The complexity of delivering modern health care accompanied by staff shortages across many health industries is placing increasing emphasis on the need for graduates to be work-ready. In response to this, the way that work-integrated learning is delivered has also shifted in many disciplines to be more focused on producing graduates who have broad and transferable skills in addition to discipline-specific skills and knowledge. New work-integrated learning models that vary from the traditional structure, supervision models and student roles are routinely being used in rural Australia. This presentation will explore different work-integrated learning approaches used by a team of health academics and the benefits of these approaches for students, universities, and host organisations. The presentation will particularly focus on the contribution of these models to creating work-ready graduates and an approach to quality assurance when designing, delivering, and evaluating these experiences.
About the Presenters
Elyce Green is a registered nurse with a background in clinical education and critical care nursing in rural areas. She currently works as the Rural Health Education Lead at Three Rivers DRH and is involved in the design and quality assurance of multidisciplinary work-integrated learning programs delivered across rural New South Wales.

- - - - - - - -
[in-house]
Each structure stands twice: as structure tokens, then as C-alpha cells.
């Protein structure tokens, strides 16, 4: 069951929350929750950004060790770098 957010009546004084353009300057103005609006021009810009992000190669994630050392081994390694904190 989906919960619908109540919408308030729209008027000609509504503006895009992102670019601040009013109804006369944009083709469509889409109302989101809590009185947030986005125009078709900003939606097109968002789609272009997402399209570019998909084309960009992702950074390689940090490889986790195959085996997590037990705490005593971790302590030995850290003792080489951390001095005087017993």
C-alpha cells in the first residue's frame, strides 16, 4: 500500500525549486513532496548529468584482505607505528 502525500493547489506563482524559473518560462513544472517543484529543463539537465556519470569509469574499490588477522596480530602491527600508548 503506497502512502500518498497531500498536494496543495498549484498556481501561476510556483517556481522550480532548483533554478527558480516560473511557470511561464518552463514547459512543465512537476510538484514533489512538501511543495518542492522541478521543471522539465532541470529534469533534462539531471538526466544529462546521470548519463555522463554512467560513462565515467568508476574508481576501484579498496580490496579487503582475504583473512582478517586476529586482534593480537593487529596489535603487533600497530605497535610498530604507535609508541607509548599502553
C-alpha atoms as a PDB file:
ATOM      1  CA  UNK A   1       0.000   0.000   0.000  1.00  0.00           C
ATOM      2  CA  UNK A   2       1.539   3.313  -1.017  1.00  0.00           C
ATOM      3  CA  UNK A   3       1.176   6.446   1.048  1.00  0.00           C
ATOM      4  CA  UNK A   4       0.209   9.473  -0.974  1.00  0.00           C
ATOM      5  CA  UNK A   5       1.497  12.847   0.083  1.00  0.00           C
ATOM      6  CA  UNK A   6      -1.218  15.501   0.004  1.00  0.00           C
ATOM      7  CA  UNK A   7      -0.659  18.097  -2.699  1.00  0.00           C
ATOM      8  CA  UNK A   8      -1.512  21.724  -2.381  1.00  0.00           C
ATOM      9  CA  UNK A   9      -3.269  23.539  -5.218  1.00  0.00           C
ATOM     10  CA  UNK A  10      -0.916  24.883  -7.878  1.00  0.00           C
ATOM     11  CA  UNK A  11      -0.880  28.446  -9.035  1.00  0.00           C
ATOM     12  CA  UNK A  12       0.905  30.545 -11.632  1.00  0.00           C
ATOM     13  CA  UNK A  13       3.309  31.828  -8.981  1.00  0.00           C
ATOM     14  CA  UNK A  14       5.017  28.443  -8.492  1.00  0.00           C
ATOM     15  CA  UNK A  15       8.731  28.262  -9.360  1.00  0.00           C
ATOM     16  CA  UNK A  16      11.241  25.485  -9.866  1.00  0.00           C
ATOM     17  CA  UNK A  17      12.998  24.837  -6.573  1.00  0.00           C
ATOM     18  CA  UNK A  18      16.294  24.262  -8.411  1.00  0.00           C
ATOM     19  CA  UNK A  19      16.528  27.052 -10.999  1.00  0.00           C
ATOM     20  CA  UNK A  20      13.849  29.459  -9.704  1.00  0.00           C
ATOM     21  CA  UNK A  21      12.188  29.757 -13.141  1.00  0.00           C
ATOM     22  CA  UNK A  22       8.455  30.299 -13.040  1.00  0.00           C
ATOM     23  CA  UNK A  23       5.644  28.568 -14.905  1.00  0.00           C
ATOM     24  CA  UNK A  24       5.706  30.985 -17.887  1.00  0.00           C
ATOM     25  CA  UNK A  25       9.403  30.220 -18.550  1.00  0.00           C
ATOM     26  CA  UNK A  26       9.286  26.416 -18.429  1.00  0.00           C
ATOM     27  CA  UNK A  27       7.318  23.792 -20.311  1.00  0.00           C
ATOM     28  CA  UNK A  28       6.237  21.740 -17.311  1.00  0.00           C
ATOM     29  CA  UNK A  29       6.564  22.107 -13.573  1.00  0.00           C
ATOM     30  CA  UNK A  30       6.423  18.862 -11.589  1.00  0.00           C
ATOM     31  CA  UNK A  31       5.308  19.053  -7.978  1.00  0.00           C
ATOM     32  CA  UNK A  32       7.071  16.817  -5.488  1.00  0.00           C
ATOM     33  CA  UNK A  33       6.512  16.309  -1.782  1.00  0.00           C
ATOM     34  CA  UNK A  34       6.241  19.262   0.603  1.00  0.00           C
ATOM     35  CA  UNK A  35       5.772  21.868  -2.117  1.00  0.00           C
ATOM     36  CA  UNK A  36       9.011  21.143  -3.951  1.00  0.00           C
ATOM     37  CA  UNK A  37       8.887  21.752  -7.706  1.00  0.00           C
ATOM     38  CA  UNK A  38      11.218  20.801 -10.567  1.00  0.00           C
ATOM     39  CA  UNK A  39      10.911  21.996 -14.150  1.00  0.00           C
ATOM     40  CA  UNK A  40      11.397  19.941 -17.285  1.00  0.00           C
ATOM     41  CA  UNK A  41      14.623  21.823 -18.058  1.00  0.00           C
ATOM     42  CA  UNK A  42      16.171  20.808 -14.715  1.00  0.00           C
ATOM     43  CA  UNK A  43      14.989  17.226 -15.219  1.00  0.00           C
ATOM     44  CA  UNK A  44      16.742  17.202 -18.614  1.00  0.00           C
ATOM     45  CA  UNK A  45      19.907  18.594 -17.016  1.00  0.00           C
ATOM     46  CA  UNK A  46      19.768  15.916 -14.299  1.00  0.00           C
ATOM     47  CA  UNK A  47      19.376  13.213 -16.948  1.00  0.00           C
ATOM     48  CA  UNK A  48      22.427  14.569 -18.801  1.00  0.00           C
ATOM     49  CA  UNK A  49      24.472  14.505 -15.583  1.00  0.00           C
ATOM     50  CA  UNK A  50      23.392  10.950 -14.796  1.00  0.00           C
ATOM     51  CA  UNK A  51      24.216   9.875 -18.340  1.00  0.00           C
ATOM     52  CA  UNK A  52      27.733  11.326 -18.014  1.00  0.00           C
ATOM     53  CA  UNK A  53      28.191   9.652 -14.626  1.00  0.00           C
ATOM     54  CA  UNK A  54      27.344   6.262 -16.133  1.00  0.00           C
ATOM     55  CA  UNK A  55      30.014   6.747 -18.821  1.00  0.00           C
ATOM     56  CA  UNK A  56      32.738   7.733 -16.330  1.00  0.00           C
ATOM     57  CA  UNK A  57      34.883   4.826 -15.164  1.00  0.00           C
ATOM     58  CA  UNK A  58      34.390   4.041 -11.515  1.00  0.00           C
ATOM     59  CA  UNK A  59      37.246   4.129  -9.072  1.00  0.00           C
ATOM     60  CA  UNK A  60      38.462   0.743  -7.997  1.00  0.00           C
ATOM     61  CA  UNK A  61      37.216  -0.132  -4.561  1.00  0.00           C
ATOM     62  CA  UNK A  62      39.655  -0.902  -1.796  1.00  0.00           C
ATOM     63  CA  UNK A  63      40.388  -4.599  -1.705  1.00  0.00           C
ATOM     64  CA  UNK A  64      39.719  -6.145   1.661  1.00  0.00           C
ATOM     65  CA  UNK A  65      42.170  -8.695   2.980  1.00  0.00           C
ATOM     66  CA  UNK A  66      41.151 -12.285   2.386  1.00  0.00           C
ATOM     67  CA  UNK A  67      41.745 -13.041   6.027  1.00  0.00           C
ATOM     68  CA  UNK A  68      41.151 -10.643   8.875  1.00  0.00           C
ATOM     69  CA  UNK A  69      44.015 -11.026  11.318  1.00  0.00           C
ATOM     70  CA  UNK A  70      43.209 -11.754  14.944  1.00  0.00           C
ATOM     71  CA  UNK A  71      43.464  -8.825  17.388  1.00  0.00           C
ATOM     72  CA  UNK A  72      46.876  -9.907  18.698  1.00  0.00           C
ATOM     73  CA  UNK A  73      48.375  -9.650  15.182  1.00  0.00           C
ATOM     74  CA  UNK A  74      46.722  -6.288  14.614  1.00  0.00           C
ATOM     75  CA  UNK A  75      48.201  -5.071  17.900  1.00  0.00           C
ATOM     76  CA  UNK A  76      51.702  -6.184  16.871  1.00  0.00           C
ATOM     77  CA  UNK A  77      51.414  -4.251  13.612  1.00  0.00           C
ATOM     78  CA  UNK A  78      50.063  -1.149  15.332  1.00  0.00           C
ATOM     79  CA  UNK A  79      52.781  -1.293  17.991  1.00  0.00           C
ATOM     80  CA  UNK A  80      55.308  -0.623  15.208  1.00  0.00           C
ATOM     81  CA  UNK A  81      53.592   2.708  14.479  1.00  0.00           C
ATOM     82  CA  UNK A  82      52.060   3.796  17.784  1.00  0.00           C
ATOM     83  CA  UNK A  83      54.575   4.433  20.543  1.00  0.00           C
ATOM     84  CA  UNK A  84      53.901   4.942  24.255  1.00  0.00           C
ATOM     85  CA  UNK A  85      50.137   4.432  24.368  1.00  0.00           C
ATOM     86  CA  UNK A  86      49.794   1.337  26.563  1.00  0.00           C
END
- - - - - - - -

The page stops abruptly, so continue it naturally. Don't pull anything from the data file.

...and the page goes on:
Brent Smith is a registered podiatrist and has extensive experience in clinical education as a supervisor and university academic. As a Lecturer in Rural Health, Brent is responsible for developing, delivering, and evaluating several different models of placement within his geographical footprint. He works with health professionals across more than 14 different disciplines and has experience in creating work-integrated learning opportunities tailored to the needs of local stakeholders.